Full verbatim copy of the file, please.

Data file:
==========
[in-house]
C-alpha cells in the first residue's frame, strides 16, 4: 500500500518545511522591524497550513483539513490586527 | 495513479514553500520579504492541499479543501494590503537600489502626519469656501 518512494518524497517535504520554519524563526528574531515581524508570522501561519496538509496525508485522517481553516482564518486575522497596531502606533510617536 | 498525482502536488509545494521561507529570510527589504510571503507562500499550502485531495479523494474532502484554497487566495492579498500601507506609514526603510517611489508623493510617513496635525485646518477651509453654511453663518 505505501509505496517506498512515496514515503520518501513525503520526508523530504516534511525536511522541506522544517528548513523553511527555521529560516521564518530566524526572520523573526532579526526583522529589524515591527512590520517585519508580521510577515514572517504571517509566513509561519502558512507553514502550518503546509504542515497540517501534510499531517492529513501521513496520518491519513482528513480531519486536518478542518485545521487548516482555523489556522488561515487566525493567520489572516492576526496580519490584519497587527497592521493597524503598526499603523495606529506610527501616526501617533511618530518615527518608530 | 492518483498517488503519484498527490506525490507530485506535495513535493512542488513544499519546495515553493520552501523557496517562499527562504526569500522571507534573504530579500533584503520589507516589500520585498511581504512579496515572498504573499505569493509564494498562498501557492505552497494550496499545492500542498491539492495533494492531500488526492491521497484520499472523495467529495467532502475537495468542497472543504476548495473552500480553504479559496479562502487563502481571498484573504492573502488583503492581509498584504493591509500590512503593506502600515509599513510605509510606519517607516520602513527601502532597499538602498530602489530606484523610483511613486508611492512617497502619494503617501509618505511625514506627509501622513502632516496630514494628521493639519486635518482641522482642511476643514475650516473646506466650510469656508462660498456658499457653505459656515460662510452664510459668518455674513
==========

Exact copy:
[in-house]
C-alpha cells in the first residue's frame, strides 16, 4: 500500500518545511522591524497550513483539513490586527 | 495513479514553500520579504492541499479543501494590503537600489502626519469656501 518512494518524497517535504520554519524563526528574531515581524508570522501561519496538509496525508485522517481553516482564518486575522497596531502606533510617536 | 498525482502536488509545494521561507529570510527589504510571503507562500499550502485531495479523494474532502484554497487566495492579498500601507506609514526603510517611489508623493510617513496635525485646518477651509453654511453663518 505505501509505496517506498512515496514515503520518501513525503520526508523530504516534511525536511522541506522544517528548513523553511527555521529560516521564518530566524526572520523573526532579526526583522529589524515591527512590520517585519508580521510577515514572517504571517509566513509561519502558512507553514502550518503546509504542515497540517501534510499531517492529513501521513496520518491519513482528513480531519486536518478542518485545521487548516482555523489556522488561515487566525493567520489572516492576526496580519490584519497587527497592521493597524503598526499603523495606529506610527501616526501617533511618530518615527518608530 | 492518483498517488503519484498527490506525490507530485506535495513535493512542488513544499519546495515553493520552501523557496517562499527562504526569500522571507534573504530579500533584503520589507516589500520585498511581504512579496515572498504573499505569493509564494498562498501557492505552497494550496499545492500542498491539492495533494492531500488526492491521497484520499472523495467529495467532502475537495468542497472543504476548495473552500480553504479559496479562502487563502481571498484573504492573502488583503492581509498584504493591509500590512503593506502600515509599513510605509510606519517607516520602513527601502532597499538602498530602489530606484523610483511613486508611492512617497502619494503617501509618505511625514506627509501622513502632516496630514494628521493639519486635518482641522482642511476643514475650516473646506466650510469656508462660498456658499457653505459656515460662510452664510459668518455674513